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Intelligence and Health – why do they go together?

13 May 2009

Researchers at the Institute of Psychiatry, have found that brighter people are often healthier. It is not known why, although there are several plausible explanations. For example: childhood poverty may harm both health and intelligence; brighter people might more easily learn the benefits of eating well, exercising and not smoking –   so they become healthier. Rosalind Arden explains, 'We had a different idea, that there may be an over-arching genetic ‘fitness-factor’ that influences both intelligence and health, regardless of childhood experiences or healthy lifestyles.'

 The ‘fitness factor’ may reflect genetic differences between people – differences in the thousands of genes that influence both body (influencing health) and brain (influencing intelligence). The team analysed relationships among intelligence and a diverse set of health measures in a sample of  around 3500 middle-aged male US veterans of the Vietnam Era. Half the men had served in Vietnam; the other half had served in the USA, Germany or Korea. The health measures included muscle atrophy, hernia, nose malformation, ear inflammation, club toes, scoliosis, and unusual levels of glucose, ketones, or proteins in urine samples. The team also checked whether smoking, taking drugs, being overweight, drinking a lot of alcohol or serving in Vietnam increased the likelihood of health problems.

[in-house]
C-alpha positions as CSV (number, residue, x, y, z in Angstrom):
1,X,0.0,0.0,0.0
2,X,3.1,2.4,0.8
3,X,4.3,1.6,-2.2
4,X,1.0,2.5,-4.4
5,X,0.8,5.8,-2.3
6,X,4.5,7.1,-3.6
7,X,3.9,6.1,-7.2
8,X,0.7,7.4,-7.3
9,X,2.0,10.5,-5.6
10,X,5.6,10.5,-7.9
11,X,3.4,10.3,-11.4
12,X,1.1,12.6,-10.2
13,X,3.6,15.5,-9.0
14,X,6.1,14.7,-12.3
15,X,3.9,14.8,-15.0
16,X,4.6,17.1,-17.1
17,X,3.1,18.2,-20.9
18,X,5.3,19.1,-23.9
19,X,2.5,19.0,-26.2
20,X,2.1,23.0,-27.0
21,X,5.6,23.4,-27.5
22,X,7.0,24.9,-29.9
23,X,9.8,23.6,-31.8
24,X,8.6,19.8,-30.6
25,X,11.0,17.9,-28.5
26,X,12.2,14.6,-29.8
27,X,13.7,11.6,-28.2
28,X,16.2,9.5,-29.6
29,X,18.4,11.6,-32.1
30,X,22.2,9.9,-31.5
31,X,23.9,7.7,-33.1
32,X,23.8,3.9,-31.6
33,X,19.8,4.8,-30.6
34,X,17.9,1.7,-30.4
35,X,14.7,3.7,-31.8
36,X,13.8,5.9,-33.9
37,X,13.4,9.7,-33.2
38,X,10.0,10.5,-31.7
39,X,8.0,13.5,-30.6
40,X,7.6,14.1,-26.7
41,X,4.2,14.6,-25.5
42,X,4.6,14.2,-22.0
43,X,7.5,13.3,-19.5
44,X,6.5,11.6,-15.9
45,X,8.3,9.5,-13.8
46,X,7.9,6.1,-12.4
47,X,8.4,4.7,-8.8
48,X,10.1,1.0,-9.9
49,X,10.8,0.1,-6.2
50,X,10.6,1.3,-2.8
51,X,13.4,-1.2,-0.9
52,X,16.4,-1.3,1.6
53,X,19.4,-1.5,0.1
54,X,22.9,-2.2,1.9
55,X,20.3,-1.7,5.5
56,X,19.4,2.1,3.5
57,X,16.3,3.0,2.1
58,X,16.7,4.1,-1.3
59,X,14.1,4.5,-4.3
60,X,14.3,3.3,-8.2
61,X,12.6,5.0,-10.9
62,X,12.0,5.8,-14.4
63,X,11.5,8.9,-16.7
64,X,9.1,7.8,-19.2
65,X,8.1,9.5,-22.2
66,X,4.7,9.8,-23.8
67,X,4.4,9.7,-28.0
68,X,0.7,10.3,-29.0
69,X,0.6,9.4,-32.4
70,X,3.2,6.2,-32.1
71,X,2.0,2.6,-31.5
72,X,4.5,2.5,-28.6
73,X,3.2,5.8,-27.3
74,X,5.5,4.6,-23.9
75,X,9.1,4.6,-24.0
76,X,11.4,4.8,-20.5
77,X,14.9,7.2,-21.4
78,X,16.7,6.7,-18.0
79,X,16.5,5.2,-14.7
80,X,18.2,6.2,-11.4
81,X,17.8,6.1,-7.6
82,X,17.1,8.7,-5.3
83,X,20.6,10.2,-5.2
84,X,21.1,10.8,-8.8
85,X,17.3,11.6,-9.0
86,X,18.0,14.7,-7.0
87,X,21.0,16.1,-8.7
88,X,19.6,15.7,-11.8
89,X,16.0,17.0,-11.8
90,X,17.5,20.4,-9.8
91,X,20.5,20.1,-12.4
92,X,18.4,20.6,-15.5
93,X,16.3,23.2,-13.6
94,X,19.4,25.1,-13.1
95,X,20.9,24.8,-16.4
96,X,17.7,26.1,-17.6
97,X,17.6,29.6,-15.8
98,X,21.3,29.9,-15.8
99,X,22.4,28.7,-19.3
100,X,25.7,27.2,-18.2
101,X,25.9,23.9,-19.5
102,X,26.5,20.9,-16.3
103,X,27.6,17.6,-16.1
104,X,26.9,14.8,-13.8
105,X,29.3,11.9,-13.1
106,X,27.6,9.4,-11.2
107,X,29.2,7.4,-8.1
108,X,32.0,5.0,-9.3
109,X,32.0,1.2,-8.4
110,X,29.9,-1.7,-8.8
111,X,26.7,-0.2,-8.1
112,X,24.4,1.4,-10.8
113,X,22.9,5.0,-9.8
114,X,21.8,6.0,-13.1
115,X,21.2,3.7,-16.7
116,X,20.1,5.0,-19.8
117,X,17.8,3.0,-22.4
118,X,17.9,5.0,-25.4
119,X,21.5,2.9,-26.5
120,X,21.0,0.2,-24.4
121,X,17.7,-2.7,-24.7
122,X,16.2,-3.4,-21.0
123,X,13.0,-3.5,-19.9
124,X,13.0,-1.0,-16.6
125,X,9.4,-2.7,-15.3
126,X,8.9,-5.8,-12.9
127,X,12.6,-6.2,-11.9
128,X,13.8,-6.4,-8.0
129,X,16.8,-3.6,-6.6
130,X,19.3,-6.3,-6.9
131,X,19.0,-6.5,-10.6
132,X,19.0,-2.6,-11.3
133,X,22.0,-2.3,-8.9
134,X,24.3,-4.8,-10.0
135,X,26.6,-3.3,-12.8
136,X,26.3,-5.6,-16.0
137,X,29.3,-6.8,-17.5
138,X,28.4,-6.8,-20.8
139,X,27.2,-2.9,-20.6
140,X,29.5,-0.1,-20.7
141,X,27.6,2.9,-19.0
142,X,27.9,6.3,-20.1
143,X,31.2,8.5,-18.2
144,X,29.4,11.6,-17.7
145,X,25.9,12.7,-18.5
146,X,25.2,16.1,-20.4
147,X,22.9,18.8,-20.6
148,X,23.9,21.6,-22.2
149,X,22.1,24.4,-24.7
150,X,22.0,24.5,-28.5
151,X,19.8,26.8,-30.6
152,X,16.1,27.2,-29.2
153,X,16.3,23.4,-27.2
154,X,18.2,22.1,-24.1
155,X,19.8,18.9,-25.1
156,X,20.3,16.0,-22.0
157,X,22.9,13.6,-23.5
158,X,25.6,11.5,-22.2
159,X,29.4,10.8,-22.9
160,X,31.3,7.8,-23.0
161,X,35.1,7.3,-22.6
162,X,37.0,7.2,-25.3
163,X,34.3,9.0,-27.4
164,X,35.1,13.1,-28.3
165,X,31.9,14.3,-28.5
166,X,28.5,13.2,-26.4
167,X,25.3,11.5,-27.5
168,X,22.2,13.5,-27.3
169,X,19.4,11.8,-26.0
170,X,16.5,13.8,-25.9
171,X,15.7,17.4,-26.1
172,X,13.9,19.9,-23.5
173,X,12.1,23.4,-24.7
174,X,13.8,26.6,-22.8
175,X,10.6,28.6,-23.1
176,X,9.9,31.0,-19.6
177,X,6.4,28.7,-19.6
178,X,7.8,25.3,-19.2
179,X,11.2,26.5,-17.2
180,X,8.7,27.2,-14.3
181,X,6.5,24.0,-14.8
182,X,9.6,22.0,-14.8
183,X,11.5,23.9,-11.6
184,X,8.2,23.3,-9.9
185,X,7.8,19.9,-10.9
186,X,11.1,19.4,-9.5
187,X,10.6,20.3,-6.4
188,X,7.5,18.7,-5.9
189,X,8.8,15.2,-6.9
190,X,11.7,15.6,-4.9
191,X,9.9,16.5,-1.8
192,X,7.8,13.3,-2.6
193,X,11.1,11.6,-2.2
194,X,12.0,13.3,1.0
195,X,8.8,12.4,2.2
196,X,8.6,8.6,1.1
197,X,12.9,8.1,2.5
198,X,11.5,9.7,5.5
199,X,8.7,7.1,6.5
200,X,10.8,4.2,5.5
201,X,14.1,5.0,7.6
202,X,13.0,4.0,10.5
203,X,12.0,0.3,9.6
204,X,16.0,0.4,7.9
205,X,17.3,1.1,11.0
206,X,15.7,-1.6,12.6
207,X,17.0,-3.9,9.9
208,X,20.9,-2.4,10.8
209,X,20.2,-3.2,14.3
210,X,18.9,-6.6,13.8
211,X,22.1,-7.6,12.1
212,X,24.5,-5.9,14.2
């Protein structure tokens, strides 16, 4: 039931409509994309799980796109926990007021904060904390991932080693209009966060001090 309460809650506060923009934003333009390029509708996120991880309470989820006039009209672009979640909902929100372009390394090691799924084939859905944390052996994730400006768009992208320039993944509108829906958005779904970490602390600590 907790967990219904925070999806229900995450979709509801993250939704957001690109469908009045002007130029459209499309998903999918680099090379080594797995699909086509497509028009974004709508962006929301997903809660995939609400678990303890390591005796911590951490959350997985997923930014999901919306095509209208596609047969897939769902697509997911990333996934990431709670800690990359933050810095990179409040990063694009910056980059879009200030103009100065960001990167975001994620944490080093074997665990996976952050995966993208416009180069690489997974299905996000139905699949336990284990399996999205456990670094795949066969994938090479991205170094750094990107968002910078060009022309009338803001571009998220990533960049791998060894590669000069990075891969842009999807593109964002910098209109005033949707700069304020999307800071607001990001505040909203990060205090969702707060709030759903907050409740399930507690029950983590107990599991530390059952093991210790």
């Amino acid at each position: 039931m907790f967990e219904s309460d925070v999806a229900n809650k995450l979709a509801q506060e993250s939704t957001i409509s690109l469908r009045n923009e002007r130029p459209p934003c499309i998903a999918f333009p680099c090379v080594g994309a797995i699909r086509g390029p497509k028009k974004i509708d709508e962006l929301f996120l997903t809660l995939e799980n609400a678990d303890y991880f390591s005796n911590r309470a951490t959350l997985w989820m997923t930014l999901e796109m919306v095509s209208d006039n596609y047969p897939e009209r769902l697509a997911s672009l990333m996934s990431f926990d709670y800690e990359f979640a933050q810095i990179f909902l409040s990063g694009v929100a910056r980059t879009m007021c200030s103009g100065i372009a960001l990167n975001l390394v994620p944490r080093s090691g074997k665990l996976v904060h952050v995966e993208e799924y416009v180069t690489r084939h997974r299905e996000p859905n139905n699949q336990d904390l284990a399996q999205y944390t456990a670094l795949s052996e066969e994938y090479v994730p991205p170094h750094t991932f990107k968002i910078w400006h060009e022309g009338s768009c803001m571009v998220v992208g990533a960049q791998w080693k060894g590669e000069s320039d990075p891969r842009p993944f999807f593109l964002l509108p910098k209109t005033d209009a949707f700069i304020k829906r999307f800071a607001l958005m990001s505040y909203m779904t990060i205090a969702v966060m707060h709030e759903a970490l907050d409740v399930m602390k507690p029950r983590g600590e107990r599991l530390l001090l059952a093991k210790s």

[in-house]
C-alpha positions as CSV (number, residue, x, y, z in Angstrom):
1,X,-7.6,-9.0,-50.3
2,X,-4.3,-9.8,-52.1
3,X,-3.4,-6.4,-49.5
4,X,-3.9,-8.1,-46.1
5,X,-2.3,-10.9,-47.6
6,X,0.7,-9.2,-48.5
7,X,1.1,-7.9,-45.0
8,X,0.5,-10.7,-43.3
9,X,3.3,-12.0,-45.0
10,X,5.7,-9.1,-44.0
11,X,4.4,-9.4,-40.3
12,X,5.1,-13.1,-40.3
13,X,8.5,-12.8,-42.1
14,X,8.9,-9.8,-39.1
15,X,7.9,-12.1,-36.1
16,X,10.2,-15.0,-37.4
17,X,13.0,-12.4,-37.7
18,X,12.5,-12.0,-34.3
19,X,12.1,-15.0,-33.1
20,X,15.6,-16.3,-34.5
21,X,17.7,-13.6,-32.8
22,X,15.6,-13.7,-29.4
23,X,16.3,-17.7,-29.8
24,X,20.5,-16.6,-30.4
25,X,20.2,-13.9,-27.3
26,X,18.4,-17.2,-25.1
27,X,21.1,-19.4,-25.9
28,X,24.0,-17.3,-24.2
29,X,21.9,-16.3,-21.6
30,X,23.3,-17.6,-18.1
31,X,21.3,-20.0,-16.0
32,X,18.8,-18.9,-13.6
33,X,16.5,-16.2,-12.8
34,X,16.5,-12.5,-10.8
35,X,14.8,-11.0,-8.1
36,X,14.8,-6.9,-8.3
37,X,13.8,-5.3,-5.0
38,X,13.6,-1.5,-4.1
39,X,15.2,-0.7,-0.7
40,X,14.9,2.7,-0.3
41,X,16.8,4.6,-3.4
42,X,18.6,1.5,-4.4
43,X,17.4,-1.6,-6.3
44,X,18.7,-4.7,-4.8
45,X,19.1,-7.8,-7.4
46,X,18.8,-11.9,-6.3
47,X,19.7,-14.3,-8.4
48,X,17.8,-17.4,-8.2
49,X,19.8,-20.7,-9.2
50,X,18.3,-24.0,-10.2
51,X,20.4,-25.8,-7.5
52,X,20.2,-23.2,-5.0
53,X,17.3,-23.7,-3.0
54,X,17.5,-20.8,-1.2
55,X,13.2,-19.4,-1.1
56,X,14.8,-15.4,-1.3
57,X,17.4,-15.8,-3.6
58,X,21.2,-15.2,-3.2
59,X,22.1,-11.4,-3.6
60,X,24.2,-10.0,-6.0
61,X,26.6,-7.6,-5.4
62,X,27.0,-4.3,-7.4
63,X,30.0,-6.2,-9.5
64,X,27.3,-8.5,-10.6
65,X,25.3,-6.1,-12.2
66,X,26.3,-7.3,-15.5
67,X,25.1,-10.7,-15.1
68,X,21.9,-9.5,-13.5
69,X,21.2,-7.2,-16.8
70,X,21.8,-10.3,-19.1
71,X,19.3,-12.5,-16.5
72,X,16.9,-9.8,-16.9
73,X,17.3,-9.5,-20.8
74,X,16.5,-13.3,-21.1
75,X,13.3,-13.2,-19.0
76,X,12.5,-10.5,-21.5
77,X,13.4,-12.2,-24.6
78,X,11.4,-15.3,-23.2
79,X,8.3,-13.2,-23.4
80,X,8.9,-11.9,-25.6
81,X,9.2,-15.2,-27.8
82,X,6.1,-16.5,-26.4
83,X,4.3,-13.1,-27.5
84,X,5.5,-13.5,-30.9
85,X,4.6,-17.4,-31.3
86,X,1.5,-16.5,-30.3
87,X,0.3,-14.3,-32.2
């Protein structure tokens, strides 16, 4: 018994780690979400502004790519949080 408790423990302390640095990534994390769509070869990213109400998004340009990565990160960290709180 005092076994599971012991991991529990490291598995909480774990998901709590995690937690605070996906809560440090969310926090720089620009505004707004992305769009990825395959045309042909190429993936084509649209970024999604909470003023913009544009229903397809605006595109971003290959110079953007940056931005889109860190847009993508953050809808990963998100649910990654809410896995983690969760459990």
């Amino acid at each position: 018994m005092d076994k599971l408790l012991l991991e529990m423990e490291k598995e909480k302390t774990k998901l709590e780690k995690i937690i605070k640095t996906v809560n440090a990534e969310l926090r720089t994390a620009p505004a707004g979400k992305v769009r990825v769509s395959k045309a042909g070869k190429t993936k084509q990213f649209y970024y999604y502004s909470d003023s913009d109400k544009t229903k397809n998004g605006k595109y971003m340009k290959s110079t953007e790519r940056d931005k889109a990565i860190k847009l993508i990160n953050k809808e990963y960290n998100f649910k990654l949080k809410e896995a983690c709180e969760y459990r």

'We found that lower intelligence predicted these diverse health problems, and did so more strongly than the life-style factors (smoking, drug use, drinking, obesity, serving in Vietnam). The health problems from head to toe were also mildly inter-correlated with one another, despite having no obvious medical coherence.' said Ms Arden. These results are consistent with the idea that a genetic ‘fitness factor’ influences both bodily health and brain function – an idea that could be tested further with genetically informative data.

Ms Arden continues, 'We agree that our own health-related behaviours (as well as conditions such as poverty) do matter. But the focus of our research is to investigate whether there is also a genetic ‘fitness factor’ that influences both intelligence and health. Our analyses do not prove one exists, but they show that the idea is worth pursuing – and we are.'

Link to the paper:


Rosalind Arden, Institute of Psyhiatry

Linda S, Gottfredson, University of Deleware

Geoffrey Miller, University of New Mexico



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